Police did not handle a 111 call reporting concerns about a 2-year-old girl's welfare in accordance with police policy, standard operating procedures and good practice, the Independent Police Conduct Authority has found.
Police found the child dead the next day.
On March 20, 2019, Niki Sturgess called 111 to report that she and her husband wanted help getting their great-grandchild, Nevaeh, out of a house in Maketu.
Nevaeh was at the house alone with her father, Aaron Izett, while her mother was in hospital.
Among other things, Sturgess reported that Izett was "off his brain" and had just attacked her and her husband.
The call taker advised Sturgess police did not have the power to intervene because she and her husband did not have custody of Nevaeh.
Police did not send anyone to conduct a welfare check at the house that evening.
After receiving further reports about Izett's behaviour the next day, police went to the address and found Nevaeh's deceased body weighed down by rocks in an estuary next to the house.
Izett was arrested shortly afterward, and later charged with Nevaeh's murder and several other violent offences. In November 2020, a jury found Izett guilty of Nevaeh's murder.
The authority completed its investigation into this incident in April 2020, but delayed reporting until the conclusion of Izett's trial.
The authority found that the call taker coded the 111 call incorrectly, gave incorrect advice regarding police powers and did not record vital information which may have affected the police response to this incident.
It found the dispatcher on duty did not check the police database for further information on Izett and a second dispatcher later checked the database and verbally advised the first dispatcher of the relevant information, but did not copy significant information into the 111 event.
The authority concluded that police responded appropriately to the information the call taker had recorded about the incident. However, had the relevant information been recorded and properly coded, police likely would have responded much earlier than they ultimately did.
"This is an extremely sad case," authority chairman Judge Colin Doherty said.
"While police processes were found wanting, due to uncertainty about the exact timing of Nevaeh's death, it is not possible to say whether police would have prevented her being harmed if they had gone to check on her shortly after Mrs Sturgess' call."
Police acknowledged and accepted the Independent Police Conduct Authority's findings.
"We let Nevaeh and her family down," Assistant Commissioner Tusha Penny said.
"Had the information from the 111 call been properly recorded and shared, police may have had an opportunity to intervene.
"We will never know whether we could have prevented this tragic outcome, and for this we are deeply sorry.
"Police come to work every day to keep our communities safe, but on this occasion, we could and should have done more.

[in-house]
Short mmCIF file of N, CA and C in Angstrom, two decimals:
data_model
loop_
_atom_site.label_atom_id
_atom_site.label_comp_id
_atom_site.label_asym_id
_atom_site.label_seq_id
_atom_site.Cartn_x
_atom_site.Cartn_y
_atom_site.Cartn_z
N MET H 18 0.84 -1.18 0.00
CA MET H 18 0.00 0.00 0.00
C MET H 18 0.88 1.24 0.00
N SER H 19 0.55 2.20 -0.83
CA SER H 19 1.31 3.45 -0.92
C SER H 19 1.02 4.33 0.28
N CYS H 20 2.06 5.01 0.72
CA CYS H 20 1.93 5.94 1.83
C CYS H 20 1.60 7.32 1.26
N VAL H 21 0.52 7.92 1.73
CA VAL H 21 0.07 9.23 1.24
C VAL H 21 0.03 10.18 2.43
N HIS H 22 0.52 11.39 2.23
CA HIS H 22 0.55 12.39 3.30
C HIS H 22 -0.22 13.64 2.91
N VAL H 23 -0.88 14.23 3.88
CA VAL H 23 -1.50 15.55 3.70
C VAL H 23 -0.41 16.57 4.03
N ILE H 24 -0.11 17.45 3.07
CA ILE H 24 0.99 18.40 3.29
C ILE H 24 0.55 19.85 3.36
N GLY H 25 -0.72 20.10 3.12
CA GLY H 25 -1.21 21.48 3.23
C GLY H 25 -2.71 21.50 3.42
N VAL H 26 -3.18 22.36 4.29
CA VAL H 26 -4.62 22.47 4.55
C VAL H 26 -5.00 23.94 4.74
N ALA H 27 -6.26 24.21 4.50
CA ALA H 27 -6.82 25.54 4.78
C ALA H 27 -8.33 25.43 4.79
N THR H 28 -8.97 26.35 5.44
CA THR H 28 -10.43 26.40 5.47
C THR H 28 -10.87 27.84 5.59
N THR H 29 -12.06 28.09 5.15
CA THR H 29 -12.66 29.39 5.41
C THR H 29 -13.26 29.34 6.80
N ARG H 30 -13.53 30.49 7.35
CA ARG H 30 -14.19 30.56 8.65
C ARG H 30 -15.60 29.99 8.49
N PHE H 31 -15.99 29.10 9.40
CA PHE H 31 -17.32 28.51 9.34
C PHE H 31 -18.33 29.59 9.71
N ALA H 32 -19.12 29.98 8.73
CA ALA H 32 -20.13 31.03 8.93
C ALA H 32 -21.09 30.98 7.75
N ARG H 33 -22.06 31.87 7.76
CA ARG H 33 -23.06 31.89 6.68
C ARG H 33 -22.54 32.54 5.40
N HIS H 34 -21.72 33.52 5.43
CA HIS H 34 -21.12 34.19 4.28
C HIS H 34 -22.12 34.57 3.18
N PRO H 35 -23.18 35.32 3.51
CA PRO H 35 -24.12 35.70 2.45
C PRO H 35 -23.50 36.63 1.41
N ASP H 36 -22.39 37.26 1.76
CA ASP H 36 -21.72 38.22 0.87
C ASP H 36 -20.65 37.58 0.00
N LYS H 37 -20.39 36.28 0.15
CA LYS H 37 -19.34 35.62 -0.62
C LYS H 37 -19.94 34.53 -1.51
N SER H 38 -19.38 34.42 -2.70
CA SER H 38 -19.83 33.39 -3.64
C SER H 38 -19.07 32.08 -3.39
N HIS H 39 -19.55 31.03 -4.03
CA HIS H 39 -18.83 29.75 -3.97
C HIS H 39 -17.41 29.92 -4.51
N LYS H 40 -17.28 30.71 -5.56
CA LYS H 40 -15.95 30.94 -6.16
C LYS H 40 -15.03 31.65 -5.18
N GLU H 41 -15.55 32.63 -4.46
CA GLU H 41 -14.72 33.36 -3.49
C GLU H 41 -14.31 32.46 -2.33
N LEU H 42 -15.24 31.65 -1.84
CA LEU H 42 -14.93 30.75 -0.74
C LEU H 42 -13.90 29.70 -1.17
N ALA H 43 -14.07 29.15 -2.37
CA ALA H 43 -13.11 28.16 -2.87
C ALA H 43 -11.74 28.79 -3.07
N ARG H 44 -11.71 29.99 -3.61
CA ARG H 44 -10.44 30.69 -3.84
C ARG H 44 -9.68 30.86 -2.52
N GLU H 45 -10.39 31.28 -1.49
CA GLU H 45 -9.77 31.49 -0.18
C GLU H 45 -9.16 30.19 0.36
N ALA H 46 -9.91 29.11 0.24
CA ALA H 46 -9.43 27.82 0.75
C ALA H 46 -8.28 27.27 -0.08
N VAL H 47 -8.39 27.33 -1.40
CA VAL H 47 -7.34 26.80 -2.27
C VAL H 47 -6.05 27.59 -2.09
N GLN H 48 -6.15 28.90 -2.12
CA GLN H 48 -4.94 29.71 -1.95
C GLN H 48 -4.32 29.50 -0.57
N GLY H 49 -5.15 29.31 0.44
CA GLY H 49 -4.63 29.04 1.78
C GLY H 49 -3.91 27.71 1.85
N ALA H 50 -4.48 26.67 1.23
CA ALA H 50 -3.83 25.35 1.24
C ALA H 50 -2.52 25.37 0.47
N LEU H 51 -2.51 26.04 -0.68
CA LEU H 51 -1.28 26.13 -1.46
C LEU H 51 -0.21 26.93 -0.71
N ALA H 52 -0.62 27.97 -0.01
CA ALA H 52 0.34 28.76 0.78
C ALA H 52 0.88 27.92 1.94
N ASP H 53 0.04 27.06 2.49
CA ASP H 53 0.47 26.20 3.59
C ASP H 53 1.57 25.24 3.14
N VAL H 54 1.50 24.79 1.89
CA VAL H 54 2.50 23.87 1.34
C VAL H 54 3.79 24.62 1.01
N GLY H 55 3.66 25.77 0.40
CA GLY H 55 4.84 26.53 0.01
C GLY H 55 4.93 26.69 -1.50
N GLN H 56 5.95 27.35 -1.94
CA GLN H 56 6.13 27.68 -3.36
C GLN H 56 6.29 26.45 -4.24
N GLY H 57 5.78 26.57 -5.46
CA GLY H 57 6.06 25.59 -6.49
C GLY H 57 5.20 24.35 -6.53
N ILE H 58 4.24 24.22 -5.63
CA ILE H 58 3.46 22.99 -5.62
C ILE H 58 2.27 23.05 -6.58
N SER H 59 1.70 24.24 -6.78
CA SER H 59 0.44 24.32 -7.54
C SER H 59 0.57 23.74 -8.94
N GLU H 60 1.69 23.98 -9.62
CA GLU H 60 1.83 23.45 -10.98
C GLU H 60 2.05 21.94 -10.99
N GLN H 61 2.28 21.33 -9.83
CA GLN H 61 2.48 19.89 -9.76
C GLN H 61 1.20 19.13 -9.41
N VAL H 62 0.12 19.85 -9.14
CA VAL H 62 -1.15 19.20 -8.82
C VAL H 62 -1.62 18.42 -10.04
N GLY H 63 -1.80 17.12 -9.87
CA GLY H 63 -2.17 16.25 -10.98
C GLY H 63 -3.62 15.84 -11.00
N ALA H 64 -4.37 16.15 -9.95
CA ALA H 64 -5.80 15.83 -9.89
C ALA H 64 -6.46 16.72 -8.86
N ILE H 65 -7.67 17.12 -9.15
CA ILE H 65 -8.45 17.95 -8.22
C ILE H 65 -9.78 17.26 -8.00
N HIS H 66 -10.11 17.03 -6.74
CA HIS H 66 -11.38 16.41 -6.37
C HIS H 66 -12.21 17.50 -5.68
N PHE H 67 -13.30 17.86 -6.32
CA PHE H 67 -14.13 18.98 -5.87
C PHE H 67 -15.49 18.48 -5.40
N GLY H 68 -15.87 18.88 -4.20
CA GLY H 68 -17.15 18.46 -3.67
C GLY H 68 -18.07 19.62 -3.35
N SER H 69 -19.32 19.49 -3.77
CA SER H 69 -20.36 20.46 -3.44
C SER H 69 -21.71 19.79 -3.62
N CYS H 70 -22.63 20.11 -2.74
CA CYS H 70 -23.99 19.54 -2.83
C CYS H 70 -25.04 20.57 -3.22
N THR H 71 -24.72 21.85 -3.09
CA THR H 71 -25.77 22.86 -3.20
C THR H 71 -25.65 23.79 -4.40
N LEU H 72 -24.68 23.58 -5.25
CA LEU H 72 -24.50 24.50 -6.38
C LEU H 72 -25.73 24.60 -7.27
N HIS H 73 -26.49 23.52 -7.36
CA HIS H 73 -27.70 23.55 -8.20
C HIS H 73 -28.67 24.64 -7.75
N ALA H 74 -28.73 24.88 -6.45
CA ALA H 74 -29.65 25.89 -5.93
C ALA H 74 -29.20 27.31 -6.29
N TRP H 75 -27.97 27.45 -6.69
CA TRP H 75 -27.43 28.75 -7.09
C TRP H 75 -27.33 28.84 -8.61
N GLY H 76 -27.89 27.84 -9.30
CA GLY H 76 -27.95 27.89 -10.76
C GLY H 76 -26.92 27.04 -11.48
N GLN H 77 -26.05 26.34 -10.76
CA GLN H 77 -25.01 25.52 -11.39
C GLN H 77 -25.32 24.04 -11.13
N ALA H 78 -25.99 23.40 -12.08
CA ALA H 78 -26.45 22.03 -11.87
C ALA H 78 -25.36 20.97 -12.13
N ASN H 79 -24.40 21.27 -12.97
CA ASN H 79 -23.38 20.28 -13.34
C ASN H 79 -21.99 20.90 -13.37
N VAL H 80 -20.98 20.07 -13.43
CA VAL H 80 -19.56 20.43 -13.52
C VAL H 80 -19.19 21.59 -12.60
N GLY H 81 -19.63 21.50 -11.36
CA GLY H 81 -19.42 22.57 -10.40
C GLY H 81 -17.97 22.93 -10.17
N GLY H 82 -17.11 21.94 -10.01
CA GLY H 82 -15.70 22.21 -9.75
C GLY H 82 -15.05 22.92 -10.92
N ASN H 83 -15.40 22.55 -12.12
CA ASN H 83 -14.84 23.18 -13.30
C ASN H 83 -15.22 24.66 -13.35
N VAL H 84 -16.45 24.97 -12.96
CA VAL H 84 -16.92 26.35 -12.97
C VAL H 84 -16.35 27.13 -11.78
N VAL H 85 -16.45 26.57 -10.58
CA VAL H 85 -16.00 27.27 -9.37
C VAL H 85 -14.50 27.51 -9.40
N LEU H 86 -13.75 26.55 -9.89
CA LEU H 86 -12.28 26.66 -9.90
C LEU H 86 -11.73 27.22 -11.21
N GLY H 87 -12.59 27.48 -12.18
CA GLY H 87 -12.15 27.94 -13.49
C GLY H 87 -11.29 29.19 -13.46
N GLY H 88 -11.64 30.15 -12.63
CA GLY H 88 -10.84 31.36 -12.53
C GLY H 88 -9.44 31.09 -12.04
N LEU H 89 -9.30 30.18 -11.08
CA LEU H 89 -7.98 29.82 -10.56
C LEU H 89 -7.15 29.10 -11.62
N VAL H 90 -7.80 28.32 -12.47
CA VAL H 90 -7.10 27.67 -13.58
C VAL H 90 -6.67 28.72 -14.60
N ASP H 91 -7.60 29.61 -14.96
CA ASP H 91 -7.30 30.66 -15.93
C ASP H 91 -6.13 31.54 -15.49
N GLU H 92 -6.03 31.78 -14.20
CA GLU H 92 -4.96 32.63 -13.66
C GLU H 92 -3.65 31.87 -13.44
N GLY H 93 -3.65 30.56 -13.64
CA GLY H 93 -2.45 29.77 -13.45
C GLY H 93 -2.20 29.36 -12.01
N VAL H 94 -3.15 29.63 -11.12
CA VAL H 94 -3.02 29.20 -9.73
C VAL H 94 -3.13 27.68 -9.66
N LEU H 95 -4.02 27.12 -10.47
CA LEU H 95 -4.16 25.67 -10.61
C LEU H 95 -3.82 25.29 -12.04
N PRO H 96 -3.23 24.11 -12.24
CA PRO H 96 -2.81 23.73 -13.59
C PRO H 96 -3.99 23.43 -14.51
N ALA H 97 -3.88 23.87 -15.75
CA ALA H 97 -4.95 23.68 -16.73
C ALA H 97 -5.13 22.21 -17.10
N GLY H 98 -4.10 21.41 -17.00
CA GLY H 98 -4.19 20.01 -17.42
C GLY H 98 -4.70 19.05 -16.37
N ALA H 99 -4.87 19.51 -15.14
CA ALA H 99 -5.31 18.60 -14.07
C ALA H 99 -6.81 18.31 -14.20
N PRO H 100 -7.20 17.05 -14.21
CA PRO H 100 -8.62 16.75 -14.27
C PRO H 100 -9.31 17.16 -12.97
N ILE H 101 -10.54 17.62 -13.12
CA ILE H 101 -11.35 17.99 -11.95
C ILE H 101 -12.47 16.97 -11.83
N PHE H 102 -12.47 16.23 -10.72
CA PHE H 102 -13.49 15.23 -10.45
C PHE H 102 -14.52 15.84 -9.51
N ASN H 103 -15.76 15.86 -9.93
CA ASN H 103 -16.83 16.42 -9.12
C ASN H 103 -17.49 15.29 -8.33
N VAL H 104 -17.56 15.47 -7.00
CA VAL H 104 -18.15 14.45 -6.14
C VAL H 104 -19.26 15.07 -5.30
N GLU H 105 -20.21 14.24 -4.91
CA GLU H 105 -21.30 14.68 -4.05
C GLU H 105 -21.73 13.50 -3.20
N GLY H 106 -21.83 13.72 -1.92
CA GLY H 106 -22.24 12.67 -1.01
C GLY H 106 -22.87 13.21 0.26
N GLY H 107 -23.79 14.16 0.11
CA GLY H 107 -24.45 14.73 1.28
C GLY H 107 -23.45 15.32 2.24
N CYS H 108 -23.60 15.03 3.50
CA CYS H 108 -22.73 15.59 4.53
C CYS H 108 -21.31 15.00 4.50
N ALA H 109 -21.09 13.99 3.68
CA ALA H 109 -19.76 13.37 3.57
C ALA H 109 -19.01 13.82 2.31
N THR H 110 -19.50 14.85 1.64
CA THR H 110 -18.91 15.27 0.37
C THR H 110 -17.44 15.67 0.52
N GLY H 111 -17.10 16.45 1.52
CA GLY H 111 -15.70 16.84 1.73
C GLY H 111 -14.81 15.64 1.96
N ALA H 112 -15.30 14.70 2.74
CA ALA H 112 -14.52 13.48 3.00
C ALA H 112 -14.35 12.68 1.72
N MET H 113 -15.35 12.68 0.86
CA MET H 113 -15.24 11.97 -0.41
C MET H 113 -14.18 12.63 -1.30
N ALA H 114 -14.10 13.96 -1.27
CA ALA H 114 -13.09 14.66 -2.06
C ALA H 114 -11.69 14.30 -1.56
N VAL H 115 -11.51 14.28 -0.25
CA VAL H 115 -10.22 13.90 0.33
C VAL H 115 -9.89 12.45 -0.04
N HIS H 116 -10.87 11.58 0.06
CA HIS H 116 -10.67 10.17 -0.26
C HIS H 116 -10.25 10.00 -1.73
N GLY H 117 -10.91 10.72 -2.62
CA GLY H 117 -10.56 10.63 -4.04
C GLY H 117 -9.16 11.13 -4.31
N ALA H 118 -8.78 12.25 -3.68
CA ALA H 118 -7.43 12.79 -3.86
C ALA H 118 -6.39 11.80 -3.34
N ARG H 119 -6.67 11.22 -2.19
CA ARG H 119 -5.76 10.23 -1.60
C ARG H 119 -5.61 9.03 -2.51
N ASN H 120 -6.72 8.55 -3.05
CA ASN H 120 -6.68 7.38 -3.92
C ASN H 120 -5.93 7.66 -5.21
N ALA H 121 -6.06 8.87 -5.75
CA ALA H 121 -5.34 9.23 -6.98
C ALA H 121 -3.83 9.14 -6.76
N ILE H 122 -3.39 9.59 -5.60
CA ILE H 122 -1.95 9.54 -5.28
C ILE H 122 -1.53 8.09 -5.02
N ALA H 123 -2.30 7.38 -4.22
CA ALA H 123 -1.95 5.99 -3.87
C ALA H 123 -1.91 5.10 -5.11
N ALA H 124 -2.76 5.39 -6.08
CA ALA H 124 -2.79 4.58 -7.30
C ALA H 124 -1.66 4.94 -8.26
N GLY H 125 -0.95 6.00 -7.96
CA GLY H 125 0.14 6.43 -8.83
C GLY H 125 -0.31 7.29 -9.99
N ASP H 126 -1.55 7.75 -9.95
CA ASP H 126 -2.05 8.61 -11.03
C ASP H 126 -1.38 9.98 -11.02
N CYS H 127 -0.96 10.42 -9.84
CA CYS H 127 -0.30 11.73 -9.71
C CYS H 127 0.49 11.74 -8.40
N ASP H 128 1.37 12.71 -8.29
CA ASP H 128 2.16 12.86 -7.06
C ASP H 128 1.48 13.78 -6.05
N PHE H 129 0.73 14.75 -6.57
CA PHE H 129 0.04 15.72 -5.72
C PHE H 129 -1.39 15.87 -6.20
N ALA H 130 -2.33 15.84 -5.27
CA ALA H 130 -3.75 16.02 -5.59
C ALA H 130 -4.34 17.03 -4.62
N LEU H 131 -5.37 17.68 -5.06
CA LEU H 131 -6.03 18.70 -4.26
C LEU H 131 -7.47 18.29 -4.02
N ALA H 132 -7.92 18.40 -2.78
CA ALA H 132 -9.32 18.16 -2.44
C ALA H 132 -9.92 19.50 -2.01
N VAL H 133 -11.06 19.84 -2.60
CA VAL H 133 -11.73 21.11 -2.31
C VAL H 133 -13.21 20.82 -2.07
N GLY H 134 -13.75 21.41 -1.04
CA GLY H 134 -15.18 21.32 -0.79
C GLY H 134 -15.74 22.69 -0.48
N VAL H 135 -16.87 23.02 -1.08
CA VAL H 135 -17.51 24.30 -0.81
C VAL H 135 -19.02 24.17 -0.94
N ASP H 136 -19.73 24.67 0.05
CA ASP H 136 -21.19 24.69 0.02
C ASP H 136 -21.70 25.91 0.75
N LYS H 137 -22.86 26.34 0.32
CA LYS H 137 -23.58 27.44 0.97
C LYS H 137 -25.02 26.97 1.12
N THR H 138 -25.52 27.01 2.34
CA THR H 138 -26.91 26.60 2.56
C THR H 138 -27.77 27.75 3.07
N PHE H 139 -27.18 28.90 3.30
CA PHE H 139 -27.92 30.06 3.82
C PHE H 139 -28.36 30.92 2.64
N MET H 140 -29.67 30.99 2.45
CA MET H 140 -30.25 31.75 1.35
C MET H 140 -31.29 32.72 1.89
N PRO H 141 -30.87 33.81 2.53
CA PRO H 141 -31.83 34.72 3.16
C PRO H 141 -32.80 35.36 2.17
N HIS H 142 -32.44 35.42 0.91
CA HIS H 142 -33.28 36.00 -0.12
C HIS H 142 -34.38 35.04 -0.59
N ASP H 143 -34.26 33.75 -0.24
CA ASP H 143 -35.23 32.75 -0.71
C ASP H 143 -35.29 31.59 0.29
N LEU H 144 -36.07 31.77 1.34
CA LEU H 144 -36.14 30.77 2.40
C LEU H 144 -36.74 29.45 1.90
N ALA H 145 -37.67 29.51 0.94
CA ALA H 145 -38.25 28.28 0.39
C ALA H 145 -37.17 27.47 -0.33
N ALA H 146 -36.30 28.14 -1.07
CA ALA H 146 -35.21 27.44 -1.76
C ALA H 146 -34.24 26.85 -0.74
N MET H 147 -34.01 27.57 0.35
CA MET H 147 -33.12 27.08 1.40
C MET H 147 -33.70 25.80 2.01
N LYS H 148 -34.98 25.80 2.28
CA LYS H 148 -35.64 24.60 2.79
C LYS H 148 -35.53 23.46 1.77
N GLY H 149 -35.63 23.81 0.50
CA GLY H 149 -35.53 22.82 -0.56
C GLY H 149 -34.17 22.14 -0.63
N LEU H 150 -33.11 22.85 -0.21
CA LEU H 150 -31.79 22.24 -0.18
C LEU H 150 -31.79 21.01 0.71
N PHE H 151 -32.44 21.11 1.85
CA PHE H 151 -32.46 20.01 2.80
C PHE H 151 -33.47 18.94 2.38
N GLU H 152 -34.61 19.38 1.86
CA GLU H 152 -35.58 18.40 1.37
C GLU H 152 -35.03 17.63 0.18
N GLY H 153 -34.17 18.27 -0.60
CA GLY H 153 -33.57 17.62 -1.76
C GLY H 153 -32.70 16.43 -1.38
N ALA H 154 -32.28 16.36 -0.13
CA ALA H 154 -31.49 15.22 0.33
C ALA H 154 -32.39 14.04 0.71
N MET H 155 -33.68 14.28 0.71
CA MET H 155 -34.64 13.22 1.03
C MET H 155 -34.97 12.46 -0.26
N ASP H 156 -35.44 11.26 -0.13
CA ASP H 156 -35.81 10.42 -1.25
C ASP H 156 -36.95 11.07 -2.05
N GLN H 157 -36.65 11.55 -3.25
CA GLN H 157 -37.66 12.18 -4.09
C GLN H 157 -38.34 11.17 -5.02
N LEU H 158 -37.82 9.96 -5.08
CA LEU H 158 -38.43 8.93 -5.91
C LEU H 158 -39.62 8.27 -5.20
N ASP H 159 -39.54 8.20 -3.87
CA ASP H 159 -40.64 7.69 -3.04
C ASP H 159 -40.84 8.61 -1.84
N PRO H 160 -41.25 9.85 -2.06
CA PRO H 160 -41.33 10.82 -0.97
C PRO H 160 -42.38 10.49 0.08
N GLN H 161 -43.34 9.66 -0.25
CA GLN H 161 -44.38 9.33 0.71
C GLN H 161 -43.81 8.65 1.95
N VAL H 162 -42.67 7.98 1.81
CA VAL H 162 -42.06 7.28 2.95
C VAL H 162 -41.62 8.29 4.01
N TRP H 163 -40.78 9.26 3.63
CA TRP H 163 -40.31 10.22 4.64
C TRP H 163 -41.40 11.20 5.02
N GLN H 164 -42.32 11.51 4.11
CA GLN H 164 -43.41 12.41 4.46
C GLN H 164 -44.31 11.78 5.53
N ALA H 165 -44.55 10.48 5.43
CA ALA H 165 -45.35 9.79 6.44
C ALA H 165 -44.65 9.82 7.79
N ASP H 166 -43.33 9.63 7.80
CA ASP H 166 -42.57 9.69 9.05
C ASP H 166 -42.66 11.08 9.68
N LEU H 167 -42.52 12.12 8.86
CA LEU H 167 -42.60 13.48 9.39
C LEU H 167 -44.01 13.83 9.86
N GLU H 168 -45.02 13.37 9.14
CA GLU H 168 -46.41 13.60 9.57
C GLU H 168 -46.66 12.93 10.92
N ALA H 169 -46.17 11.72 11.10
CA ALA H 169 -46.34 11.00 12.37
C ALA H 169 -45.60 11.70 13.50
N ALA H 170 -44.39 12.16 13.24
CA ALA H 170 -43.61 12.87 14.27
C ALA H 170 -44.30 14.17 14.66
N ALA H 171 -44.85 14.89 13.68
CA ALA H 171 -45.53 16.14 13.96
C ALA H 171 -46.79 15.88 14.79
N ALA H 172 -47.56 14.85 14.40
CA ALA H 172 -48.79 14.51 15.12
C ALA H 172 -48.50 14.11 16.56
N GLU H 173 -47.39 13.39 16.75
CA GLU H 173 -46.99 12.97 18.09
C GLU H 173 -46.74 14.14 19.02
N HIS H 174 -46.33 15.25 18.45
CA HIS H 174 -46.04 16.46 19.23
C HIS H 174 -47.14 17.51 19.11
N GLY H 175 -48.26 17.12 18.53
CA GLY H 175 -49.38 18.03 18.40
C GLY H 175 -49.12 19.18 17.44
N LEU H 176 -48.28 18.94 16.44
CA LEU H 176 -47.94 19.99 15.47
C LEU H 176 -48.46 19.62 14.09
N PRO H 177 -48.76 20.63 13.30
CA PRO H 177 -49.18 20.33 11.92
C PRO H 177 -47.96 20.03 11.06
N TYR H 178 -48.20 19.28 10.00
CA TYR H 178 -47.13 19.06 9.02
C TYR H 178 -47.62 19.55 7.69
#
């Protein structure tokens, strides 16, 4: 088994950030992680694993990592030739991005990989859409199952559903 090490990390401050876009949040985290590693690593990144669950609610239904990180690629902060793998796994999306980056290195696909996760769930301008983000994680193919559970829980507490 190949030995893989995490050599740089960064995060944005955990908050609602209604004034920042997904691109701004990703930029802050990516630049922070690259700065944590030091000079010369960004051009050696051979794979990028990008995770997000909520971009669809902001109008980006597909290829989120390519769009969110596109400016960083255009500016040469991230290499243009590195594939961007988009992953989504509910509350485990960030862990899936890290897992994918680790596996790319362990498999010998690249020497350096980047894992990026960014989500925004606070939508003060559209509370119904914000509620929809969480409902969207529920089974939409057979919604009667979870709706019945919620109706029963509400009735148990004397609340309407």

"Police met with Nevaeh's family yesterday to apologise in person and discuss the police response to the authority's findings."
The call taker and dispatchers involved are receiving ongoing support and training to ensure they are better equipped to respond to future incidents.
The dispatchers also agreed to share their experience and lessons learned with others in the role.
Sturgess agreed with the findings of the IPCA and said while they accepted the police apology, she was of the opinion that her initial call "was the only time they could [have saved Navaeh]".
"I don't think it's a matter of [forgiveness], I just hope they're going to make improvements."
She said the IPCA findings would, in time, allow them to heal, and wanted to see police-wide retraining on call handling.
"They need to go back to the drawing board and make some improvements," she said.
Thinking back to the night of the call, she remembered the state of the house, Izett's state-of-mind, and being "distraught and concerned".
"What I really wanted was some physical help, somebody with us ... We needed somebody."
She had plans to take Nevaeh to see her mother in the hospital, "but that wasn't possible. He wasn't going to let us".
She did not know anyone in Maketū which was why she turned to the police.
"We could have tried harder for her," she said, of herself and the police.
When asked by NZME whether there would be any disciplinary action, a police media spokeswoman said they were not in a position to comment on employment matters due to the privacy of the employee.
She said an internal review was always conducted in response to a critical incident such as this, as it was important to reflect and identify areas to be improved, with training and tools necessary to support staff provided to staff.
With the permission of the family, this incident will be used as a training case study, she said.
She said the recent changes to their call centres, separating emergency and non-emergency calls was an important change.
International examples showed having a specialised workforce taking only emergency calls lead to better outcomes for both police and communities, she said.
The dispatchers involved in this event have agreed to share their experience and lessons learned with others in the role.